I’d burned through all of my healing items, ammunition, and upgrade tools. All I had left was a wrench and a few EMP grenades, which were useless against the monstrosities that stood between me and everything I needed — a shotgun, for example, or the fabrication plans for medkits.
I considered restarting the game, but decided to stick with it and sneak past everything in my way. I was terrified. Prey was the worst!
Ten hours in, Prey felt too easy. I’d managed to get both a shotgun and the medkit plans, as well as some schematics for other Useful Things. I was practically bursting with ammo and healing items, and I’d learned the enemies and environments well enough to know no fear.
This is it, I thought. This is the part in every game where you make the jump from underpowered to overpowered. Assuming the endgame was nigh, I caught myself thinking wistfully about how much more immersive and real Talos I had felt when I was inching through it in total abject terror. It would be kind of nice to go back to being underpowered, I thought.
Twenty hours in, I decided it wasn’t actually that nice! I was totally out of healing items (again), out of ammo (again!) and barely surviving as I sprinted across the station, using every trick I knew to try and get away from the enemy.
By this point I’d cleaned out most of Talos I and was having a hard time replenishing my resources and getting from zone to zone, much less accomplishing quest objectives. With no immediate endgame in sight, I thought again about giving up — or at least reloading an earlier save.
After ~26 hours of play, I finished Prey. I had to make some late-game upgrade choices to counter troublesome enemies, and chase some side objectives that took me through new (resource-rich) areas of the station, but at the end I felt, if not godlike, at least god-ish.
Most games like this take you from the same start to the same end; the player starts at the bottom of a smooth power curve and spends the game climbing to the top. Prey stands out because it affords the player space to slip, fall, and get back up again, only to slip up in a totally new and terrifying way.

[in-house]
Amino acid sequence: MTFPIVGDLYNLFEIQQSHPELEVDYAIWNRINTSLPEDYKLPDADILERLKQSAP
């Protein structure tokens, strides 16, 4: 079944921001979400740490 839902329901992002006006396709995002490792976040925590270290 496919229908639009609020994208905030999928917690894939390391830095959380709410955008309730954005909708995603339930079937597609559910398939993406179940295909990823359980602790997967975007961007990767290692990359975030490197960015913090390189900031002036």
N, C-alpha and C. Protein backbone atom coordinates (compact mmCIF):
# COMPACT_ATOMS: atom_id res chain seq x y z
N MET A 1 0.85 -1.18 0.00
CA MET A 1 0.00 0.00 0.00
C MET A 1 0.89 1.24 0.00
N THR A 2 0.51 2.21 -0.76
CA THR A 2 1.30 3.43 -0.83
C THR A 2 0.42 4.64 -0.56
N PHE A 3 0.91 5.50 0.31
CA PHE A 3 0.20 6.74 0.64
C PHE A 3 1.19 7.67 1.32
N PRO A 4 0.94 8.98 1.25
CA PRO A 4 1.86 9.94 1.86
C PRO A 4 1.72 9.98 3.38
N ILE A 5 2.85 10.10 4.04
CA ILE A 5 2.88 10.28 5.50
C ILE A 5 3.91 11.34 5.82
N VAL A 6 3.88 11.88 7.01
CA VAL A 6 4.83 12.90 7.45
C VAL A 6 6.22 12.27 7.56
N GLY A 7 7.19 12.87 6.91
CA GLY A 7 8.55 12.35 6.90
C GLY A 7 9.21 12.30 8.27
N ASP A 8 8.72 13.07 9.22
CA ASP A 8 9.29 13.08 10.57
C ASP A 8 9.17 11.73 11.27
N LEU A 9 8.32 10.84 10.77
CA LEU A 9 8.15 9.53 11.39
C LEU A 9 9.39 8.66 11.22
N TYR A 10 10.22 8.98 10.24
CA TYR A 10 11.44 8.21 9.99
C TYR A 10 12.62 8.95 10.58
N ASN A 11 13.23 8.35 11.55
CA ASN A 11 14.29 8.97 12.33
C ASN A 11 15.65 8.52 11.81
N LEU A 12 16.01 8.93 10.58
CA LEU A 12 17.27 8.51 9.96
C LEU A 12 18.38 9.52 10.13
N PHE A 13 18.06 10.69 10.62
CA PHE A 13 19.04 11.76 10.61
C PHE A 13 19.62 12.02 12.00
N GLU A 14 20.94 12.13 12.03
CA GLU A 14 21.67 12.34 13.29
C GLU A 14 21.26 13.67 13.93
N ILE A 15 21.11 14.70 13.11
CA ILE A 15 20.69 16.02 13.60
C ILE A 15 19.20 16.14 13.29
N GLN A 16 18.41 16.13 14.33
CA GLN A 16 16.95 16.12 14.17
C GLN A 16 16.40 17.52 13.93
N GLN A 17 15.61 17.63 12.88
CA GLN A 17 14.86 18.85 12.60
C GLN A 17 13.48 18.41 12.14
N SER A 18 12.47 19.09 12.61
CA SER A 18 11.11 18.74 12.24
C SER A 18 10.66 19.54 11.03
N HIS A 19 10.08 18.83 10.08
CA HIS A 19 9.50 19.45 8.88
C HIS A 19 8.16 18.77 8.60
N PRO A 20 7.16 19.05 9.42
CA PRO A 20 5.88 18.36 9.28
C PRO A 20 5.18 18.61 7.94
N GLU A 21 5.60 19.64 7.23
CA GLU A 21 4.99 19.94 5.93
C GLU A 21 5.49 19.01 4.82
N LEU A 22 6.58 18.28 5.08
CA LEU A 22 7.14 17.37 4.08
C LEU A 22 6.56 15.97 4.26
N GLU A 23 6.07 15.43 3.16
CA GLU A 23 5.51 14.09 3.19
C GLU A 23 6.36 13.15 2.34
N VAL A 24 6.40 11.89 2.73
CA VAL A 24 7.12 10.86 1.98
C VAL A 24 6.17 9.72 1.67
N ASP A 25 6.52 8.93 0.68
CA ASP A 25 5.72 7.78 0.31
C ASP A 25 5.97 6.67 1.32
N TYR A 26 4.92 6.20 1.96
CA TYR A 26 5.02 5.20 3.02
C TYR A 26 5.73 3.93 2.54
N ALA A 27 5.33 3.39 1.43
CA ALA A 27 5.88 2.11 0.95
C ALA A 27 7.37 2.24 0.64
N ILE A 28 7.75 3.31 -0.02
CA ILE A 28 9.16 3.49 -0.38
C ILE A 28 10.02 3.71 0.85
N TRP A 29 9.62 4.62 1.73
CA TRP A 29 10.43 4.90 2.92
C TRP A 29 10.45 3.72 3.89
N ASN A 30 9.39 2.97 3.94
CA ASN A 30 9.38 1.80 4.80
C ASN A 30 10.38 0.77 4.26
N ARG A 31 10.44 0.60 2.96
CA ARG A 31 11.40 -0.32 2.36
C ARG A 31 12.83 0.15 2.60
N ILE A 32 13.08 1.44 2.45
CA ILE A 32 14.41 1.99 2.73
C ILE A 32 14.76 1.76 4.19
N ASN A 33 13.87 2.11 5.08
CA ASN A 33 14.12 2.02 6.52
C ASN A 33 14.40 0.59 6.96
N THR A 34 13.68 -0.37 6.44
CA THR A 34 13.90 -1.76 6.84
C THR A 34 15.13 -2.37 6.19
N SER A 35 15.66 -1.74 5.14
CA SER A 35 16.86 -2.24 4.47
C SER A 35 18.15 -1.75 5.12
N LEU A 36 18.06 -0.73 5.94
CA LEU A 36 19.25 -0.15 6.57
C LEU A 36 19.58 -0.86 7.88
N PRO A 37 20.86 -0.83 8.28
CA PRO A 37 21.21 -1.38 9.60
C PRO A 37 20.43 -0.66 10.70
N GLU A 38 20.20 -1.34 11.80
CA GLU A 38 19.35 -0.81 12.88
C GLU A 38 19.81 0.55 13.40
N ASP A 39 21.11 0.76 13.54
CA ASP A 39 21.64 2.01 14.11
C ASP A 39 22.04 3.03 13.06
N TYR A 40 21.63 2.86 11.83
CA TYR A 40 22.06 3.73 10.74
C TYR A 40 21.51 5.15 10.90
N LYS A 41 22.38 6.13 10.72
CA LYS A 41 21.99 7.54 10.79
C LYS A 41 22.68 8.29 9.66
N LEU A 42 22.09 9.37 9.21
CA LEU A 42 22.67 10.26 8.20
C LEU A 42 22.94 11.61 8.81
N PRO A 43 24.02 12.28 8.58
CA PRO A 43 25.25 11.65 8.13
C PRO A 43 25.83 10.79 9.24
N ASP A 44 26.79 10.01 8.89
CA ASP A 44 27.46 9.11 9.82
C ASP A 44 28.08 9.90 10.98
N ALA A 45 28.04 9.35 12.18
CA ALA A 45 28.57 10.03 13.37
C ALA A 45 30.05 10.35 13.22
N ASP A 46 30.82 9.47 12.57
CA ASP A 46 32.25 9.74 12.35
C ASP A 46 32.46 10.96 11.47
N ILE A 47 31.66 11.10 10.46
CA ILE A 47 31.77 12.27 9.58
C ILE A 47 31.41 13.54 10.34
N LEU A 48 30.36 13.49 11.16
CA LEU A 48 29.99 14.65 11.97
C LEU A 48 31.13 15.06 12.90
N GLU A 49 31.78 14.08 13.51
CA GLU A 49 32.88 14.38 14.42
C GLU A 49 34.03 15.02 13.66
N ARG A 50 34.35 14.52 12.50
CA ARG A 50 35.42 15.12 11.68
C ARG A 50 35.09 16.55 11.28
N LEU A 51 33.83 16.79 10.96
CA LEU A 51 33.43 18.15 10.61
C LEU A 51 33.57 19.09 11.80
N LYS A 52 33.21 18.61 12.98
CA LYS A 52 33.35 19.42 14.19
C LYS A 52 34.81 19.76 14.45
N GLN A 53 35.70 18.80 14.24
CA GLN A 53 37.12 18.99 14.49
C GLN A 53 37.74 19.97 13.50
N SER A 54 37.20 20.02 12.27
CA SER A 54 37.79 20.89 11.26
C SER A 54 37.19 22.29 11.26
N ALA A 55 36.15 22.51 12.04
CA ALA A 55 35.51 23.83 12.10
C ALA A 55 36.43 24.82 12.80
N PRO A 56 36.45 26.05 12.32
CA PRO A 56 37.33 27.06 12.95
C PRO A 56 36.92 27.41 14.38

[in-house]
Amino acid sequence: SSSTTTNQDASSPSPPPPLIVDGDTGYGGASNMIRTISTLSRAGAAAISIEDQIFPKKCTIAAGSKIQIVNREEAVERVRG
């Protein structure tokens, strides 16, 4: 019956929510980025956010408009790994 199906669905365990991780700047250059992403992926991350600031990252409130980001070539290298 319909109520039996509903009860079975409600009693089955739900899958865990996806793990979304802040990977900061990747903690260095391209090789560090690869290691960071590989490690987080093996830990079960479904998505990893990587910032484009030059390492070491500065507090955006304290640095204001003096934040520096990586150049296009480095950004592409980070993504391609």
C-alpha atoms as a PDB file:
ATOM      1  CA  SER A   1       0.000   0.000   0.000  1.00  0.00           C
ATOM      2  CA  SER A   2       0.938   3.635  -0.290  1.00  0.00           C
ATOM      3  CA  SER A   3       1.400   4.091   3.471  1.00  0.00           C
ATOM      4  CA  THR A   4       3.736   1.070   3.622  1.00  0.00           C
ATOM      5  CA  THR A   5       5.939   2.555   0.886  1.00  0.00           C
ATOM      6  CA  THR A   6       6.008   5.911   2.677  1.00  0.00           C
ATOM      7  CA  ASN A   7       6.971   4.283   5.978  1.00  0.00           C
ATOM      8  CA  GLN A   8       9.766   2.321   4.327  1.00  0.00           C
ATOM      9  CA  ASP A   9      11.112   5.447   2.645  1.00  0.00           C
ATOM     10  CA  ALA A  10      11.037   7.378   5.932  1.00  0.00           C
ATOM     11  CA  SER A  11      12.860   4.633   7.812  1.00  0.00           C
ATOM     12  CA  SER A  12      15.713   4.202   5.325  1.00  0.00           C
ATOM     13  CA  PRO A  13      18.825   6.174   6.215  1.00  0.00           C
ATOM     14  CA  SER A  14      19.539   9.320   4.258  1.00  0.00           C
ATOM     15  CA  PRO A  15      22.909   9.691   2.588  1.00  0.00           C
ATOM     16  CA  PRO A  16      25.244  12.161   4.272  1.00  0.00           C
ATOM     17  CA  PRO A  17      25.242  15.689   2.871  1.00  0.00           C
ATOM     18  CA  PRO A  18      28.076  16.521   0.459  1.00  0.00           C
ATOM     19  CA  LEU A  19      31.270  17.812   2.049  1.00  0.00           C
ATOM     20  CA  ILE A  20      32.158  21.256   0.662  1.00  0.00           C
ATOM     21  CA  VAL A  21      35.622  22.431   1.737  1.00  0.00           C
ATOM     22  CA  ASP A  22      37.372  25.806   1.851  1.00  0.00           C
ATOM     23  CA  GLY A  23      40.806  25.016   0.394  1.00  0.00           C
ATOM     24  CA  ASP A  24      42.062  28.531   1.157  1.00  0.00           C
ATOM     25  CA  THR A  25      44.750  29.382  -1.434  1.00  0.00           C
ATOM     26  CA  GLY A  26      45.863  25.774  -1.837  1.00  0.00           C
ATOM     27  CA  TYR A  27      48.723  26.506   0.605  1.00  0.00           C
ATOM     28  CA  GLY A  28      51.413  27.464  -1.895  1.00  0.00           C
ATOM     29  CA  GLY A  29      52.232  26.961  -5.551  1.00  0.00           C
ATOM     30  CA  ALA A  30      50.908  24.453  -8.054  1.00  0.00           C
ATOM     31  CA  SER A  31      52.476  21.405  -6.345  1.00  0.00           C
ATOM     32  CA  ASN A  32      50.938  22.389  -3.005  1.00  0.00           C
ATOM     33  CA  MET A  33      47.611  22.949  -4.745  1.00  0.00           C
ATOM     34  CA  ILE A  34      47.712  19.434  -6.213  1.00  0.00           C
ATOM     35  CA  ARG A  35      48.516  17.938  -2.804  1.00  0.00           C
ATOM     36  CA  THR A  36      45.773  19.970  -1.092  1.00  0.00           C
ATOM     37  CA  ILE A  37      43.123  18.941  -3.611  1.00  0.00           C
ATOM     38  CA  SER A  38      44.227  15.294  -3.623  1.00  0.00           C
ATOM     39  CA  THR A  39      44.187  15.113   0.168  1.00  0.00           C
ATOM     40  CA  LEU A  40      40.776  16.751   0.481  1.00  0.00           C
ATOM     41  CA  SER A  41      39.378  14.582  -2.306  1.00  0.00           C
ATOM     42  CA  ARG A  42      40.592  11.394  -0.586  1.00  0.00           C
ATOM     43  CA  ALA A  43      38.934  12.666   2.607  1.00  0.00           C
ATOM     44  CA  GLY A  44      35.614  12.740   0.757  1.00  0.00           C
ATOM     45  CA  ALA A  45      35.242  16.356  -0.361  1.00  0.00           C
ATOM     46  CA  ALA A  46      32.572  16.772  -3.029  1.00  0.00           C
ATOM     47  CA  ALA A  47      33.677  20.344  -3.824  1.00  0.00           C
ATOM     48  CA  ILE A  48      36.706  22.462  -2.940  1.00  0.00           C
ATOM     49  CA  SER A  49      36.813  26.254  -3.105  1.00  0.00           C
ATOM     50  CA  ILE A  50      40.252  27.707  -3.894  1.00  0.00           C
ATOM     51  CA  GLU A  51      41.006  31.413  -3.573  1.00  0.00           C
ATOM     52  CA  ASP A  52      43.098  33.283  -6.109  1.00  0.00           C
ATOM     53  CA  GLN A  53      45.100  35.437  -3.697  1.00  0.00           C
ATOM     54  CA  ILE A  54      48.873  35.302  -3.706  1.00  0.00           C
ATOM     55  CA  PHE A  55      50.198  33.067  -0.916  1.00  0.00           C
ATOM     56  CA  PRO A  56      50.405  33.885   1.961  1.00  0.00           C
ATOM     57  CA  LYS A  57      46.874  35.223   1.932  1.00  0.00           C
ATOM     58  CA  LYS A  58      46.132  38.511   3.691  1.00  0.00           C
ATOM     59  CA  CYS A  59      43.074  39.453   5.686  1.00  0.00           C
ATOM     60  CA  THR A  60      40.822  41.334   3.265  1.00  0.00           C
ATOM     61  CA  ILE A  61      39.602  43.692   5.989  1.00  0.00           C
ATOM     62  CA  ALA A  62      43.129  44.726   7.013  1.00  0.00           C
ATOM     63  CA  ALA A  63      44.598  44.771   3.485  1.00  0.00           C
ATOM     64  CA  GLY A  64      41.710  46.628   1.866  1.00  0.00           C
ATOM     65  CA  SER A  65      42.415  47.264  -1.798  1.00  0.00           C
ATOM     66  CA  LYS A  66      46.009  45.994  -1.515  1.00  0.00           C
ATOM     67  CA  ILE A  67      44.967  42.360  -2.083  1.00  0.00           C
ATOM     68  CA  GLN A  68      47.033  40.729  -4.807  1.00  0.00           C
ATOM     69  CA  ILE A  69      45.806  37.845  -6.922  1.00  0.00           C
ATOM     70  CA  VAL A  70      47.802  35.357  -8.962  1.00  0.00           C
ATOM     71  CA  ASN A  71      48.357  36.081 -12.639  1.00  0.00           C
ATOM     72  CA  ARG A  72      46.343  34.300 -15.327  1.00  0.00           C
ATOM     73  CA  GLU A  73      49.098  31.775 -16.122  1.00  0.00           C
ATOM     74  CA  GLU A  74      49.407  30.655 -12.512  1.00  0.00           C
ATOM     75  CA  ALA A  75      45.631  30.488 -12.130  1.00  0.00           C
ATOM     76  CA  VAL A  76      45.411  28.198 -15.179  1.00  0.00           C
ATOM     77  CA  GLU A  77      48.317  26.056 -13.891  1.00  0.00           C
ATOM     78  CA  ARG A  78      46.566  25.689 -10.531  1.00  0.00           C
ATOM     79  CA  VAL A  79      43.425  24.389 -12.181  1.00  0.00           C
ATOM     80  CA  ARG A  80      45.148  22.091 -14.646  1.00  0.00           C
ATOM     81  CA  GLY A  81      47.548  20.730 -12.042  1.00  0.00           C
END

I mean space in a literal sense as much as a figurative one. When lead designer Ricardo Bare talked to Gamasutra earlier this year about the team’s approach to level design, he said the goal was to create a kind of “mega-dungeon” in space “with lots of immersive, simulation-based systems.”
Enter the Mega-Dungeon
By way of example he mentioned the studio’s 2002 first-person RPG Arx Fatalis, which took place inside a giant network of caves.
But my dumb stupid brain went somewhere else — to the sorts of “mega-dungeons” that are popular in some tabletop role-playing game circles, especially in the 20th century.
If you didn’t play D&D or whatever in the ’90s, know that these were often sprawling, isolated areas with ridiculously complicated layouts (think like, a 12-level underground dungeon surrounded by a network of caves) and, most importantly, threat levels that varied depending on how far players were willing to explore.
That means players could effectively set their own difficulty by choosing how deep to delve. Pair that with the relative freedom tabletop RPGs afford players in choosing how to circumvent challenges, and you get an experience that’s often light on narrative (there’s something real bad going on in these caves/dungeons/ruins! Check it out!) but well-suited to letting players tell the story they want to tell.
Making games that give players lots of room to tell their own stories is tricky business. I think if you look at Prey, you’ll find some good examples of how that can be done well.
Players can go almost anywhere and do almost anything (including finishing the game) relatively early on, but Talos I’s interconnected environments are filled with enemies of varying difficulty, letting players choose how to play and what to risk. The threats in those environments change over time, rewarding players for learning the levels and increasing the odds they’ll go through dramatic shifts in power level as they adapt to new challenges.
Of course, there’s a big downside to all this that you’ve probably already sussed out. Prey gives the player finite resources, but the enemies seem nigh-infinite. You might clear out a section of the station, only to come back hours later and find fresh monstrosities lying in wait for you.
That has a chilling effect on the player’s creativity; after all, why risk experimenting with new weapons and tactics when you know that freezing an enemy with the industrial-strength glue gun and bashing them to death with your wrench will A) be ammo-efficient B) totally work and C) present minimal risk of damage?
70 percent of the time, this works every time
This problem really rears its head in the end-game, when the player is likely to be criss-crossing Talos I and facing new enemies while moving through spaces that have already been picked clean.
Still, it’s a minor complication in an otherwise great example of good level design and interesting power/challenge systems. I know a ton of interesting games will come out this year (like every year!) but if you have the means to take a look at Prey, do so!
And if you want a bit more from Ricardo “Mega-Dungeon” Bare, check out this hour-long conversation Gamasutra Editor-In-Chief Kris Graft and Contributing Editor Bryant Francis had with him while streaming Prey on our Twitch channel last month. (I’m not in it, so it should be pretty watchable!)
Alternate blog titles: Beat, Prey, Love; Prey You Catch Me; Let Us Prey; The Prey’s The Thing